Fascinating... It's hard to imagine how different the world was before humans harnessed electrical energy, and Bodanis keeps the story suspenseful andFascinating... It's hard to imagine how different the world was before humans harnessed electrical energy, and Bodanis keeps the story suspenseful and entertaining, with just enough technical explanations for the reader to understand the scientific principles without getting bogged down in the nitty gritty details. ...more
This took me several months to plough through because it was so damned DEPRESSING. All of the characters deliberately endeavor to make themselves miseThis took me several months to plough through because it was so damned DEPRESSING. All of the characters deliberately endeavor to make themselves miserable, and in the absence of any real difficulties in their lives (everyone has a roof over their head, food on their table, and someone to talk to) they come up with the most ridiculous things to complain about. I would also argue against its merit as a "great novel" because it lacks universality. Not even 100 years have passed since Lawrence wrote Women In Love in 1913, but already the characters' obsessions and motivations have become inscrutably alien to modern readers. There is no connecting thread of universal humanity that reaches out to new readers throughout the ages, as we see in Tolstoy or Dickens or Fitzgerald -- or Shakespeare. Hopelessness and despair in the absence of any causative hardship grows tedious after the first hundred pages. ...more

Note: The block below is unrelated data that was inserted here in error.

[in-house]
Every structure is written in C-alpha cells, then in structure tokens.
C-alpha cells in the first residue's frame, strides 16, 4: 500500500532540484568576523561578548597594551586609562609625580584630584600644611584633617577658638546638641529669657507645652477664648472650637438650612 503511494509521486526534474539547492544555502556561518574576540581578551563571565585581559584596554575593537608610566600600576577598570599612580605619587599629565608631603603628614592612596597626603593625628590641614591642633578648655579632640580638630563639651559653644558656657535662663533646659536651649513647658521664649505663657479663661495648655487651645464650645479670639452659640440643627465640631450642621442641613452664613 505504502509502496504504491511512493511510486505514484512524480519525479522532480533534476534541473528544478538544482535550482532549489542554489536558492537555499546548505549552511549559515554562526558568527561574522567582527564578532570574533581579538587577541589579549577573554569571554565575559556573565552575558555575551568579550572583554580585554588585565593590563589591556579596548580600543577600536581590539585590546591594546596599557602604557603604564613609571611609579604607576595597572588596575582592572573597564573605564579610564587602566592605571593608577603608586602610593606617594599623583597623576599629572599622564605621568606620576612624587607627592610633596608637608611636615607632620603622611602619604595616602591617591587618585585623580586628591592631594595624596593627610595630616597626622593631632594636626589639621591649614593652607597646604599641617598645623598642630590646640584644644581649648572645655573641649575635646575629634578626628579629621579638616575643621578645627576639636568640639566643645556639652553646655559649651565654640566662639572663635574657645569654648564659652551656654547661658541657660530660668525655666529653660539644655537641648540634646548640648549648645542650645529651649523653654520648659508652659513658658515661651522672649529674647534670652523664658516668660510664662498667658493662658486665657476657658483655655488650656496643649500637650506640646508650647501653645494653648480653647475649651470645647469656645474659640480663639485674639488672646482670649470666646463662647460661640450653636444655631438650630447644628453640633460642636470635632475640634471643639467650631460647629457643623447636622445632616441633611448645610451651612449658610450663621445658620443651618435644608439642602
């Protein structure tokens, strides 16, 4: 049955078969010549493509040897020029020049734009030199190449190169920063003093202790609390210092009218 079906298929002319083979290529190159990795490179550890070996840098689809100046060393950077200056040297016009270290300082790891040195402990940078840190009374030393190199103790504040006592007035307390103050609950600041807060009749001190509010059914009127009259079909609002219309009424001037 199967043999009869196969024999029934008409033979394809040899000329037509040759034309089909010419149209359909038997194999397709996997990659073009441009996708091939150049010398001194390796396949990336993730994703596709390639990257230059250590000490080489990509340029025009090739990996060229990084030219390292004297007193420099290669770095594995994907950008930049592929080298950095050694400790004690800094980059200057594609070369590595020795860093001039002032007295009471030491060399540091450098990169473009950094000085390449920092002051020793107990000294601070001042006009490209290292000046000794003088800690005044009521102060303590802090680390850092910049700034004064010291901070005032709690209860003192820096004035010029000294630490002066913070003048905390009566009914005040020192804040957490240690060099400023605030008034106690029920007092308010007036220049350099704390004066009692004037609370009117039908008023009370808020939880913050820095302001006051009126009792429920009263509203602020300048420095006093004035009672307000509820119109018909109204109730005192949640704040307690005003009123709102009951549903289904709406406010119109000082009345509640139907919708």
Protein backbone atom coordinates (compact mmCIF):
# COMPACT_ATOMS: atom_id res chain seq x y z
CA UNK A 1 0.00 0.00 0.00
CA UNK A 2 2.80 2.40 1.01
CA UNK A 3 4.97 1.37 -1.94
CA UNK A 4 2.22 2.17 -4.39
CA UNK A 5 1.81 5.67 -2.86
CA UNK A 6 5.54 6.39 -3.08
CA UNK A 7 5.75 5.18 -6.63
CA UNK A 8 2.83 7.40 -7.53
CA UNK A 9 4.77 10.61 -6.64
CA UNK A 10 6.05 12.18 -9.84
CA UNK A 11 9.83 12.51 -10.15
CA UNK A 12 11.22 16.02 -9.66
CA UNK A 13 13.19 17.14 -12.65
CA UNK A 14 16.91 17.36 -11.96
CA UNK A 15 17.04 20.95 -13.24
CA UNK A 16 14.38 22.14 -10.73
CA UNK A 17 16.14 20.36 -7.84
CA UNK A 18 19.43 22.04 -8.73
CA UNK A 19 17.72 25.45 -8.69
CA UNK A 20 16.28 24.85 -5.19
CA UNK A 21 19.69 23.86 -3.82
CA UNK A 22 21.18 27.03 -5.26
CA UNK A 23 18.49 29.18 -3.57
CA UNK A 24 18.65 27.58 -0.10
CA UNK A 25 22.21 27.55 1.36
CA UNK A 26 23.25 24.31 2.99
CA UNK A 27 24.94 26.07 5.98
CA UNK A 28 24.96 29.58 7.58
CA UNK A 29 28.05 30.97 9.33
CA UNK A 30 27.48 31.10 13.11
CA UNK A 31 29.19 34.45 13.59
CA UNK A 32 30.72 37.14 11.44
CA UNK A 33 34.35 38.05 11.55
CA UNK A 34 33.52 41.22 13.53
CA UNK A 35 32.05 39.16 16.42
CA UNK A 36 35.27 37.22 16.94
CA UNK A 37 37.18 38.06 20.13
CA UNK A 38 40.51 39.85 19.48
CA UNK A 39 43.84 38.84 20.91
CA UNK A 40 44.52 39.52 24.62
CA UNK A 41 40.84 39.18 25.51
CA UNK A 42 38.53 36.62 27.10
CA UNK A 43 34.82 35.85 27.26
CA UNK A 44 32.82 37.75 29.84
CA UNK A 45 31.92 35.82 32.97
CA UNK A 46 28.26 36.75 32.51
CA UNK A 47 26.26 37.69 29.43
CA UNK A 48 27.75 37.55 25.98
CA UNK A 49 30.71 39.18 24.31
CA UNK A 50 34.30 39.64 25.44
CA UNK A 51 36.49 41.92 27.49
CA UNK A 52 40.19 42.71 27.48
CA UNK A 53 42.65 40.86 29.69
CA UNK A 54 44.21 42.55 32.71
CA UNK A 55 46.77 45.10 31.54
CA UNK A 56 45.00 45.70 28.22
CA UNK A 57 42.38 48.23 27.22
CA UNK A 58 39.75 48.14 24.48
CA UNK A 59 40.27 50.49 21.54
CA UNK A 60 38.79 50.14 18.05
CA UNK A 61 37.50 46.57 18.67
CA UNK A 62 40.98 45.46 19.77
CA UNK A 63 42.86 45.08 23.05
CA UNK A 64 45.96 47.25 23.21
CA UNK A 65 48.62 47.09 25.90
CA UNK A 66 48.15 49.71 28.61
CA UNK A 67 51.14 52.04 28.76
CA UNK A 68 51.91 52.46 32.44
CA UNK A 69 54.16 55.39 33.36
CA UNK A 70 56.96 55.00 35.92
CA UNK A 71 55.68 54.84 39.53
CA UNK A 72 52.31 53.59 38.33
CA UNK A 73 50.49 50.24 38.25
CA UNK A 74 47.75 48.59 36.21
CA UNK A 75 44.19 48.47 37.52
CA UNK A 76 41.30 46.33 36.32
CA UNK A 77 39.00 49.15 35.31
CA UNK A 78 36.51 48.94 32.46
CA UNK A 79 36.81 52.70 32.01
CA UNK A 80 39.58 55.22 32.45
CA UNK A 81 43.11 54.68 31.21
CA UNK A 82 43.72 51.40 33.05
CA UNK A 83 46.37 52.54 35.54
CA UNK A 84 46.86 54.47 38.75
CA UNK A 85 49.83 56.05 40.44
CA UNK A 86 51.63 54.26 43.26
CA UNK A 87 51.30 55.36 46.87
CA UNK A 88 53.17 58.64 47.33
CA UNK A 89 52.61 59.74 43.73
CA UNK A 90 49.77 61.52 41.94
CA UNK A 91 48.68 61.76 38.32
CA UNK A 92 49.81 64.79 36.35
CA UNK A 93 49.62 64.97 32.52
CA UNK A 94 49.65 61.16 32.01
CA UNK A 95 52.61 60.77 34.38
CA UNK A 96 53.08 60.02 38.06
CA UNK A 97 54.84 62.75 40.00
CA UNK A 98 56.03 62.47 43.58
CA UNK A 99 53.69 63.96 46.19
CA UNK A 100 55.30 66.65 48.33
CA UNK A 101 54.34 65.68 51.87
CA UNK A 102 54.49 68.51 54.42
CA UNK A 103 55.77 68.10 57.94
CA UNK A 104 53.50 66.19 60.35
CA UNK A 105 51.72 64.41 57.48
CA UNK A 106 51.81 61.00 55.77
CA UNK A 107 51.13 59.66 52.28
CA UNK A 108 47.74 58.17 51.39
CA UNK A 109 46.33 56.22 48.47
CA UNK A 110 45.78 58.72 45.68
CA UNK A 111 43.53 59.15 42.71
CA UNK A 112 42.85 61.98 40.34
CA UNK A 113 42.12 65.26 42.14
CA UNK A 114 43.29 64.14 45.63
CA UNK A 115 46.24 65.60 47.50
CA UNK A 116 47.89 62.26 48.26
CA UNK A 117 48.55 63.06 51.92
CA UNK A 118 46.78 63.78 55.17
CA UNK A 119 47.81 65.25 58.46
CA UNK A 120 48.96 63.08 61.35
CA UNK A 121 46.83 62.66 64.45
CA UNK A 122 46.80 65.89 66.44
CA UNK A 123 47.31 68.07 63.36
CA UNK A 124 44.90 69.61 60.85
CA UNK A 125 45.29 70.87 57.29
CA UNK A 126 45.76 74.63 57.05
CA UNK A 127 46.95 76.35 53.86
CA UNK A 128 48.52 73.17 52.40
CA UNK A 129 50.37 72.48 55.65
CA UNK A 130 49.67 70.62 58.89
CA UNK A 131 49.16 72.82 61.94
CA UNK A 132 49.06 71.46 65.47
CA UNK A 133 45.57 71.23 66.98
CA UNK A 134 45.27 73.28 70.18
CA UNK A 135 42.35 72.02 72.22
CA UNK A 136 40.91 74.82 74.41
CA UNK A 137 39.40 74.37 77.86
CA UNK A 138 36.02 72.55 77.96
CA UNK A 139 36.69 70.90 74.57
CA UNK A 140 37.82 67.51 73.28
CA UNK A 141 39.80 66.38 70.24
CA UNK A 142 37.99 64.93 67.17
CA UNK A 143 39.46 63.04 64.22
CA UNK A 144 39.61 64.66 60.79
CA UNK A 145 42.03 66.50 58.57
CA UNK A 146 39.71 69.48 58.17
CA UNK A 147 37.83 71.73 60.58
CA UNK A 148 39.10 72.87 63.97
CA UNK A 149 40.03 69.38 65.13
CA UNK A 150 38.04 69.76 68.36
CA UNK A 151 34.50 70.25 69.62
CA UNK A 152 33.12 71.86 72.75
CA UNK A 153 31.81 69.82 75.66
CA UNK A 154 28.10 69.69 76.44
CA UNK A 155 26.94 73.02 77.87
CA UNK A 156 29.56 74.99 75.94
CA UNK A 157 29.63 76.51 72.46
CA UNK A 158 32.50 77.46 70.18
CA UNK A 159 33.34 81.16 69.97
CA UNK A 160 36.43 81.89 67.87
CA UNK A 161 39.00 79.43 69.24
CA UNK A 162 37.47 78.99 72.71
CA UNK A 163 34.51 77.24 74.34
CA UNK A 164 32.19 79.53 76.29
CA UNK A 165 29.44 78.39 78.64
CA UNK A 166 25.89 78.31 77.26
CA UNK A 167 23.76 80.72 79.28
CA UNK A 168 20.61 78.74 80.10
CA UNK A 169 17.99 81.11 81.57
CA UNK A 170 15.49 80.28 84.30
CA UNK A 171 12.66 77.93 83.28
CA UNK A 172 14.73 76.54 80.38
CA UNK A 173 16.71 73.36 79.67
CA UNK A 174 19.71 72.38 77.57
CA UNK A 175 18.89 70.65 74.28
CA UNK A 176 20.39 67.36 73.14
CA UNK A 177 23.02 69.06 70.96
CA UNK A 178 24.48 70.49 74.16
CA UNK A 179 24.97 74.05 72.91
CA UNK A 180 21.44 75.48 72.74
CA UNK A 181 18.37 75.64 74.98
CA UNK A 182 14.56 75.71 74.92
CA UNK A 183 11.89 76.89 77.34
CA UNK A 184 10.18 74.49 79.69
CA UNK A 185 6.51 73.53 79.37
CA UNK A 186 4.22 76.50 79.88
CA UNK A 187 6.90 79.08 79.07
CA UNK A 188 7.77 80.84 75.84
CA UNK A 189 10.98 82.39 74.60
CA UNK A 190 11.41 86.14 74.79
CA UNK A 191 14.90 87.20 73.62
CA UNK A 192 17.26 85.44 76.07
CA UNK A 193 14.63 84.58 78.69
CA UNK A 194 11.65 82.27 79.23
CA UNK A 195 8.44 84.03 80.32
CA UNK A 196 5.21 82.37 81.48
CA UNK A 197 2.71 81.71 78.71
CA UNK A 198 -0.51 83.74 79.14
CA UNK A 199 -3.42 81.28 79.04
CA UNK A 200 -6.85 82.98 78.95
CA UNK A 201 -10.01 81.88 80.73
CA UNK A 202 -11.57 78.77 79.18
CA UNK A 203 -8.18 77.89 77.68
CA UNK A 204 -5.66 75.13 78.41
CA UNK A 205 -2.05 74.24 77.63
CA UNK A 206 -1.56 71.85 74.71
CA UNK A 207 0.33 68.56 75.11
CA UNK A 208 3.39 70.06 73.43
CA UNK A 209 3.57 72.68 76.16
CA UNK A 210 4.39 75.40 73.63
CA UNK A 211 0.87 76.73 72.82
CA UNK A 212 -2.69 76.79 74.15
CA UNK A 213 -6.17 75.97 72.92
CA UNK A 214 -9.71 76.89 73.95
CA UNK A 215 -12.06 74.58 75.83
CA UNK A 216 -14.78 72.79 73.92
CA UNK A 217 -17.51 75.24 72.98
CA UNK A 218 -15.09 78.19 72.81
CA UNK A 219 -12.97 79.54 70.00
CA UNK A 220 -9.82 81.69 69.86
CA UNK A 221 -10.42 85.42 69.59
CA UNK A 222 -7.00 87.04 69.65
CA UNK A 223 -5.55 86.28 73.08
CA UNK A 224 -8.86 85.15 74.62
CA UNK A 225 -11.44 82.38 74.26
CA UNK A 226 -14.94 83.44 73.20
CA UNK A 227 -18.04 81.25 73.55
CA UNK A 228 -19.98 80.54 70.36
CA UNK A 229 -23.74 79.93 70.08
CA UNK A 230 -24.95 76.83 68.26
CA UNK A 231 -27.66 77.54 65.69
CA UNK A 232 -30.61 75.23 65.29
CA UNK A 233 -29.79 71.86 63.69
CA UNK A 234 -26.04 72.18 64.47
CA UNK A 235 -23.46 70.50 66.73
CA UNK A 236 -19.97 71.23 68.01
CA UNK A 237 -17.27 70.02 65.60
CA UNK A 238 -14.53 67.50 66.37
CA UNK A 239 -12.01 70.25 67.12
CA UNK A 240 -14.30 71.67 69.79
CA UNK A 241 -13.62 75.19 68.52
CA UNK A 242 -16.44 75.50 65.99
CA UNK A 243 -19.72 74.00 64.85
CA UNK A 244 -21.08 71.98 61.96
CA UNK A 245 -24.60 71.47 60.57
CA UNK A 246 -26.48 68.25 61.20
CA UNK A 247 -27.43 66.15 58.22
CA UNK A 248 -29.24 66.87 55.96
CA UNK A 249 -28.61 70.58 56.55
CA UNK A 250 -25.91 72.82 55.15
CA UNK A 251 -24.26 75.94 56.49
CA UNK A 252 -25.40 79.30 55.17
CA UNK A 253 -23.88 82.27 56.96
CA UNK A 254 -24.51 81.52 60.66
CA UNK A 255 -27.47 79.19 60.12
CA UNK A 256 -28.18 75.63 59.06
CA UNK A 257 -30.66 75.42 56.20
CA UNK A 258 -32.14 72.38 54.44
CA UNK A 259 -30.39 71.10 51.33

Cesar Millan's life story is inspirational, and his "dog philosophy" makes a lot of sense. There were plenty of aha! moments throughout the book whereCesar Millan's life story is inspirational, and his "dog philosophy" makes a lot of sense. There were plenty of aha! moments throughout the book where I thought, "So THAT'S what I was doing wrong last time I had a dog!" However, if you're looking for specific training tips, a step-by-step training guide, or a reference, this book is not the one you're looking for....more